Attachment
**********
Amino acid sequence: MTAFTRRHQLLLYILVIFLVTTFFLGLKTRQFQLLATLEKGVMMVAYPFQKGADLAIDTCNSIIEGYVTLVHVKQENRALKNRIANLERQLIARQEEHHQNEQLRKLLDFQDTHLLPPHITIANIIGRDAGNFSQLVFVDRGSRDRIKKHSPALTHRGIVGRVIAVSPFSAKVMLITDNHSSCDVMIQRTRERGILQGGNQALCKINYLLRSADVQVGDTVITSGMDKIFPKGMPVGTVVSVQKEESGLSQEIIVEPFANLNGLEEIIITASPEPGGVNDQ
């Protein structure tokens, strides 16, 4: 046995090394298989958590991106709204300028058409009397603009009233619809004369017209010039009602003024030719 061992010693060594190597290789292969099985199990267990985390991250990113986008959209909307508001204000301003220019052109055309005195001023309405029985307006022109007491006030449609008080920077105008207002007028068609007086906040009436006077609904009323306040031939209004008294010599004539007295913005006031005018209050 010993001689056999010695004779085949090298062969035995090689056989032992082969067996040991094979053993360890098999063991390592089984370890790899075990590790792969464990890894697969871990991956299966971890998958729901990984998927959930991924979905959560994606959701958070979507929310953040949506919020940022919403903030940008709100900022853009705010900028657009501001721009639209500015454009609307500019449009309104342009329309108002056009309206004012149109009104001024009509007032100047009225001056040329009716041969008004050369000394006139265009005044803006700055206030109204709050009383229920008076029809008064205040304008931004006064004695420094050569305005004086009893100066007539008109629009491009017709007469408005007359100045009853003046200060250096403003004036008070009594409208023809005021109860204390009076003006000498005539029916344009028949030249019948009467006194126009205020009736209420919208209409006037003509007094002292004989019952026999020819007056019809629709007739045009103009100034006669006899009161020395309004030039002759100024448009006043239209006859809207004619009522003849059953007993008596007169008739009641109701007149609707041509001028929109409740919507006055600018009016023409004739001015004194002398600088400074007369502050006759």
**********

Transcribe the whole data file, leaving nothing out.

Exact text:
Amino acid sequence: MTAFTRRHQLLLYILVIFLVTTFFLGLKTRQFQLLATLEKGVMMVAYPFQKGADLAIDTCNSIIEGYVTLVHVKQENRALKNRIANLERQLIARQEEHHQNEQLRKLLDFQDTHLLPPHITIANIIGRDAGNFSQLVFVDRGSRDRIKKHSPALTHRGIVGRVIAVSPFSAKVMLITDNHSSCDVMIQRTRERGILQGGNQALCKINYLLRSADVQVGDTVITSGMDKIFPKGMPVGTVVSVQKEESGLSQEIIVEPFANLNGLEEIIITASPEPGGVNDQ
């Protein structure tokens, strides 16, 4: 046995090394298989958590991106709204300028058409009397603009009233619809004369017209010039009602003024030719 061992010693060594190597290789292969099985199990267990985390991250990113986008959209909307508001204000301003220019052109055309005195001023309405029985307006022109007491006030449609008080920077105008207002007028068609007086906040009436006077609904009323306040031939209004008294010599004539007295913005006031005018209050 010993001689056999010695004779085949090298062969035995090689056989032992082969067996040991094979053993360890098999063991390592089984370890790899075990590790792969464990890894697969871990991956299966971890998958729901990984998927959930991924979905959560994606959701958070979507929310953040949506919020940022919403903030940008709100900022853009705010900028657009501001721009639209500015454009609307500019449009309104342009329309108002056009309206004012149109009104001024009509007032100047009225001056040329009716041969008004050369000394006139265009005044803006700055206030109204709050009383229920008076029809008064205040304008931004006064004695420094050569305005004086009893100066007539008109629009491009017709007469408005007359100045009853003046200060250096403003004036008070009594409208023809005021109860204390009076003006000498005539029916344009028949030249019948009467006194126009205020009736209420919208209409006037003509007094002292004989019952026999020819007056019809629709007739045009103009100034006669006899009161020395309004030039002759100024448009006043239209006859809207004619009522003849059953007993008596007169008739009641109701007149609707041509001028929109409740919507006055600018009016023409004739001015004194002398600088400074007369502050006759």